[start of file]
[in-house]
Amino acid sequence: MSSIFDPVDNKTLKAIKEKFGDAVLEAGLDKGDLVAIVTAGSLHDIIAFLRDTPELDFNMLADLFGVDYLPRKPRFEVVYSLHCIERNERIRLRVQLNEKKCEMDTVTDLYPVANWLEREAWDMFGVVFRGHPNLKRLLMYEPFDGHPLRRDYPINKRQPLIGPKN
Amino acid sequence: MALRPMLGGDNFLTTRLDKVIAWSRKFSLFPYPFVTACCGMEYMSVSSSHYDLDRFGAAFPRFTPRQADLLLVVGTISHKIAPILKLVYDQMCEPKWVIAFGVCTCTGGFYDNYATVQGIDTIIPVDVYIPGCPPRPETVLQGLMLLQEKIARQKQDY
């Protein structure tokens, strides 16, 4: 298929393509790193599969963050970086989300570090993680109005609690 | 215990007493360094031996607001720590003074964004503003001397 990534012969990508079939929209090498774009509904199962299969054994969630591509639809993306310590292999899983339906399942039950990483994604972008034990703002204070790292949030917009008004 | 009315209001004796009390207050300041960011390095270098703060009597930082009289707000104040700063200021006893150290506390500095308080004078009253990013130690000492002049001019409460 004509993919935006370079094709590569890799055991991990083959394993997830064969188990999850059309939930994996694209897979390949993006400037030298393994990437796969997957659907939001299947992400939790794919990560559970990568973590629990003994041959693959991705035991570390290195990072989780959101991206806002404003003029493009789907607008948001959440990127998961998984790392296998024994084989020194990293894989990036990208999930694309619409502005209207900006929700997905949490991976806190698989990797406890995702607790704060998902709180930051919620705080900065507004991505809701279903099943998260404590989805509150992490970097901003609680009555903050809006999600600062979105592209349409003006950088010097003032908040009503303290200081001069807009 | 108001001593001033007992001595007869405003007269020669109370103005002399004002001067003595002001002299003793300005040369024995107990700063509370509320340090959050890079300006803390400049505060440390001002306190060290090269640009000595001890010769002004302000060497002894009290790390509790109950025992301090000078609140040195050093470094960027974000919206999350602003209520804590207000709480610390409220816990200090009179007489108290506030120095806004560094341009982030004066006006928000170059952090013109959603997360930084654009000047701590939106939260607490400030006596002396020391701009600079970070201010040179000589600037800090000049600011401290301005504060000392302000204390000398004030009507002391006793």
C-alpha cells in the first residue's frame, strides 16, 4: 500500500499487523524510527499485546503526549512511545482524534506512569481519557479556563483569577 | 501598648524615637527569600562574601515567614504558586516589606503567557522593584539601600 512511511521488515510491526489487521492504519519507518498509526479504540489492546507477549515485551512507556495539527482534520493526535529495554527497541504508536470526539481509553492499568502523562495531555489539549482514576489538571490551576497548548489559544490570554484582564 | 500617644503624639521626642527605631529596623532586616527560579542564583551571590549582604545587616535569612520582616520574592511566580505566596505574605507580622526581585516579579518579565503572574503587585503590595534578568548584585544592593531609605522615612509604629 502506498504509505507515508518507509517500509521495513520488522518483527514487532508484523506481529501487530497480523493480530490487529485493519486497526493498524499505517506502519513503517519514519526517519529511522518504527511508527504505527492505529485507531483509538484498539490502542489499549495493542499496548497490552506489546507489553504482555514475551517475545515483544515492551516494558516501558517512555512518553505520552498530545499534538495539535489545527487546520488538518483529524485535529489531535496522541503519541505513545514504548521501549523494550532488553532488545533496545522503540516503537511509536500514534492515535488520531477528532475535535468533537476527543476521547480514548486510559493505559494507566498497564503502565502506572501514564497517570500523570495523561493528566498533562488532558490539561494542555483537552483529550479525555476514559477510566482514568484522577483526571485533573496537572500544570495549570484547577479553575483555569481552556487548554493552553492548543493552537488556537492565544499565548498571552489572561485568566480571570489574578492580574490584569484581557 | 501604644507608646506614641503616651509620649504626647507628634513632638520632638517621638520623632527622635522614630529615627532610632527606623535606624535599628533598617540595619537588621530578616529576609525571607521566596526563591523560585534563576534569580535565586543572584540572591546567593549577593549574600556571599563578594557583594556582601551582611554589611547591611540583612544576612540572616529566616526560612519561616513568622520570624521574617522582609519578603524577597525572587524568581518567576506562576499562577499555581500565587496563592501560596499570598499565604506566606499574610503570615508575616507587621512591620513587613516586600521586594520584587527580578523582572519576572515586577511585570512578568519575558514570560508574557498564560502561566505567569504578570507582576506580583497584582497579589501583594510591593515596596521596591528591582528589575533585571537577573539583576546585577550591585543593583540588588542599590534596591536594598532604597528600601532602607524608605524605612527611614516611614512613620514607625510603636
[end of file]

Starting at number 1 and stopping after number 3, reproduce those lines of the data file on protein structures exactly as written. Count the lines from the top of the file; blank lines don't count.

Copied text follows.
[in-house]
Amino acid sequence: MSSIFDPVDNKTLKAIKEKFGDAVLEAGLDKGDLVAIVTAGSLHDIIAFLRDTPELDFNMLADLFGVDYLPRKPRFEVVYSLHCIERNERIRLRVQLNEKKCEMDTVTDLYPVANWLEREAWDMFGVVFRGHPNLKRLLMYEPFDGHPLRRDYPINKRQPLIGPKN
Amino acid sequence: MALRPMLGGDNFLTTRLDKVIAWSRKFSLFPYPFVTACCGMEYMSVSSSHYDLDRFGAAFPRFTPRQADLLLVVGTISHKIAPILKLVYDQMCEPKWVIAFGVCTCTGGFYDNYATVQGIDTIIPVDVYIPGCPPRPETVLQGLMLLQEKIARQKQDY